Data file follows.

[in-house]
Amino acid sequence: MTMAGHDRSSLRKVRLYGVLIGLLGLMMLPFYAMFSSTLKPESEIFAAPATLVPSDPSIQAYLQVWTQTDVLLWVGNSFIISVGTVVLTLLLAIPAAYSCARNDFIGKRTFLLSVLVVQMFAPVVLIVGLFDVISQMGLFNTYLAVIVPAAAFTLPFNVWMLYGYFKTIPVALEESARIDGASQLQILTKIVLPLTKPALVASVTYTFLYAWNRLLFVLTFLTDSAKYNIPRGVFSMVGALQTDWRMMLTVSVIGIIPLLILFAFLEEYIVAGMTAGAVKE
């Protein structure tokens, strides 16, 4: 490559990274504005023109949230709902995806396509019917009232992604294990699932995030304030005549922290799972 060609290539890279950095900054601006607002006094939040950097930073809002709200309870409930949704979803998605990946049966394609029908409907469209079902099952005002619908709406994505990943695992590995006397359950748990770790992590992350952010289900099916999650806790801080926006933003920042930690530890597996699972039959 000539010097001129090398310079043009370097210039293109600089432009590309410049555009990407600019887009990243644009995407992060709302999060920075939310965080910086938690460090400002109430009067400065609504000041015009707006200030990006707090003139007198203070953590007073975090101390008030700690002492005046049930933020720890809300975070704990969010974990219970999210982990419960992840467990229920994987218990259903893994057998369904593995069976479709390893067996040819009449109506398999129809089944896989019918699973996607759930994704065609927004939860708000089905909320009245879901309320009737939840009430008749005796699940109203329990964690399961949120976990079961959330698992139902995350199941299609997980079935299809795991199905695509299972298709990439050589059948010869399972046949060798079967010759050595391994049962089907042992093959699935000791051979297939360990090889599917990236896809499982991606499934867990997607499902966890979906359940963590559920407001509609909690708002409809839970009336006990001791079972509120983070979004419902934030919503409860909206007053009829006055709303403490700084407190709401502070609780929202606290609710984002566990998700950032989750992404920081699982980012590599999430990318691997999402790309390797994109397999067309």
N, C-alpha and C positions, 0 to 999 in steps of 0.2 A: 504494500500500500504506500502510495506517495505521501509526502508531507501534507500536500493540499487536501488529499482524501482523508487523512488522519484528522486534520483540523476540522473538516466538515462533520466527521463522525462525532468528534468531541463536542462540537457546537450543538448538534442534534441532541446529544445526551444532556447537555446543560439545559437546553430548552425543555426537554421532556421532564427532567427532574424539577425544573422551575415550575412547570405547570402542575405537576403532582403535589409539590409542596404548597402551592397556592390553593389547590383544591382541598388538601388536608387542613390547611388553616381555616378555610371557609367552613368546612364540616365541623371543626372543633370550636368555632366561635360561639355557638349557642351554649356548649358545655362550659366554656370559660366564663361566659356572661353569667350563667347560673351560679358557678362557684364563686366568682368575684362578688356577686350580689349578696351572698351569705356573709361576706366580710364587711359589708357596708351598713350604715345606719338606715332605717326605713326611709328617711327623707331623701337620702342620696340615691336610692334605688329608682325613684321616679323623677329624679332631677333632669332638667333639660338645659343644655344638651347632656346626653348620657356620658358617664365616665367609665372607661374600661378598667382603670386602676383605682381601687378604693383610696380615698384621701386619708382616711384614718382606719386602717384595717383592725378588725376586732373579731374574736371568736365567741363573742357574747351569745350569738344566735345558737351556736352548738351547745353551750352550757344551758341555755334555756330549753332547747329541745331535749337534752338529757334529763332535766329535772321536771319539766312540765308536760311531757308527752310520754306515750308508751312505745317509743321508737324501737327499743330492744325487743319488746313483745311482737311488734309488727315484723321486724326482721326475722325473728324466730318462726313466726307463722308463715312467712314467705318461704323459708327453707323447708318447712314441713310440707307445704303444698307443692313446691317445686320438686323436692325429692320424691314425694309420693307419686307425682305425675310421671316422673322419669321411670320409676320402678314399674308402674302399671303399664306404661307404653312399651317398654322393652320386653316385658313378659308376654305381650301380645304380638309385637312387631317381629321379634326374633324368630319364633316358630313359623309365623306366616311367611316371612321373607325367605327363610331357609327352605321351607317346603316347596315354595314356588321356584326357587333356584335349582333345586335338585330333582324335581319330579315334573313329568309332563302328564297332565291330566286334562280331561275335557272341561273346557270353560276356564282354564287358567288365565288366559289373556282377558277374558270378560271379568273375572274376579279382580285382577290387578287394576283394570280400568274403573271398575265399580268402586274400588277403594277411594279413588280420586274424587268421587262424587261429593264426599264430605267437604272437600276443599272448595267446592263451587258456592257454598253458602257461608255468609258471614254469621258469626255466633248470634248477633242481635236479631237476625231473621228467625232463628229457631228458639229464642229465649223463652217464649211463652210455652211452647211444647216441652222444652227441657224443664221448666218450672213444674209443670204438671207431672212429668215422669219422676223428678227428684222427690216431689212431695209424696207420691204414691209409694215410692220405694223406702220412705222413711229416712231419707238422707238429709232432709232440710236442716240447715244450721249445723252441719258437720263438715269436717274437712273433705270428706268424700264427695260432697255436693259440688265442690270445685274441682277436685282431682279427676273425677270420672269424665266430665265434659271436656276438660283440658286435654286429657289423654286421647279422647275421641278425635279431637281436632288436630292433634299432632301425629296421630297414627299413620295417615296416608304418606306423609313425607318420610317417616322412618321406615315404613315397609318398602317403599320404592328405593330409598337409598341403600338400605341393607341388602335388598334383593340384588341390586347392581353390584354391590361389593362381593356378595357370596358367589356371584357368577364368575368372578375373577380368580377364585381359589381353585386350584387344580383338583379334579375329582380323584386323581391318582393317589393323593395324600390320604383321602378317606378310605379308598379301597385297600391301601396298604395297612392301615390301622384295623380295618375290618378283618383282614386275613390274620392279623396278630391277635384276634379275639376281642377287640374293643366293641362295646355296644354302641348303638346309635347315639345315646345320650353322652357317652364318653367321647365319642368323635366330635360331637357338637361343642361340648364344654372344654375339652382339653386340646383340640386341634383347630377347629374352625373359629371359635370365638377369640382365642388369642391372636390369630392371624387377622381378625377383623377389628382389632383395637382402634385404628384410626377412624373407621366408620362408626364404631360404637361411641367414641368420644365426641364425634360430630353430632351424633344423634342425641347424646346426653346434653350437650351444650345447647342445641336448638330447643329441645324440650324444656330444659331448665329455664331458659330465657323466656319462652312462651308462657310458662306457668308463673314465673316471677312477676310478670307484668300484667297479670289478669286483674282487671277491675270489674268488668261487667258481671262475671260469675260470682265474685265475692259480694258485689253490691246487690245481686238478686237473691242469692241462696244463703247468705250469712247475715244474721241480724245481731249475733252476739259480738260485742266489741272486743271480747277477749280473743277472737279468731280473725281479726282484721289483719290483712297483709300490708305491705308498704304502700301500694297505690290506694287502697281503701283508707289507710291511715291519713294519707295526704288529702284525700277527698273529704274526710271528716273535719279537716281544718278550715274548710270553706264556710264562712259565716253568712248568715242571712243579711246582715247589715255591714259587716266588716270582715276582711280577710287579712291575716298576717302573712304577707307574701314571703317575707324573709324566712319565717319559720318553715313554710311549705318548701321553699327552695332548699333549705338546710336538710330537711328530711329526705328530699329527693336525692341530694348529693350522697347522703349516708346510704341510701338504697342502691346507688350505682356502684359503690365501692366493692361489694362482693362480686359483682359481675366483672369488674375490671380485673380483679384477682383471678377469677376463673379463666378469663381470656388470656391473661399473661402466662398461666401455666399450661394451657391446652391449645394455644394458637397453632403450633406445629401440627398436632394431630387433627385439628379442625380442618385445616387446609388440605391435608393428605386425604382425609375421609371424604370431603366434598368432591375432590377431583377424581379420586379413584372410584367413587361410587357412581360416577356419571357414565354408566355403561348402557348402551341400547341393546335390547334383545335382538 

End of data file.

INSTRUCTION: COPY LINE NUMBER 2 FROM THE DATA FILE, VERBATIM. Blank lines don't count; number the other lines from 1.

Amino acid sequence: MTMAGHDRSSLRKVRLYGVLIGLLGLMMLPFYAMFSSTLKPESEIFAAPATLVPSDPSIQAYLQVWTQTDVLLWVGNSFIISVGTVVLTLLLAIPAAYSCARNDFIGKRTFLLSVLVVQMFAPVVLIVGLFDVISQMGLFNTYLAVIVPAAAFTLPFNVWMLYGYFKTIPVALEESARIDGASQLQILTKIVLPLTKPALVASVTYTFLYAWNRLLFVLTFLTDSAKYNIPRGVFSMVGALQTDWRMMLTVSVIGIIPLLILFAFLEEYIVAGMTAGAVKE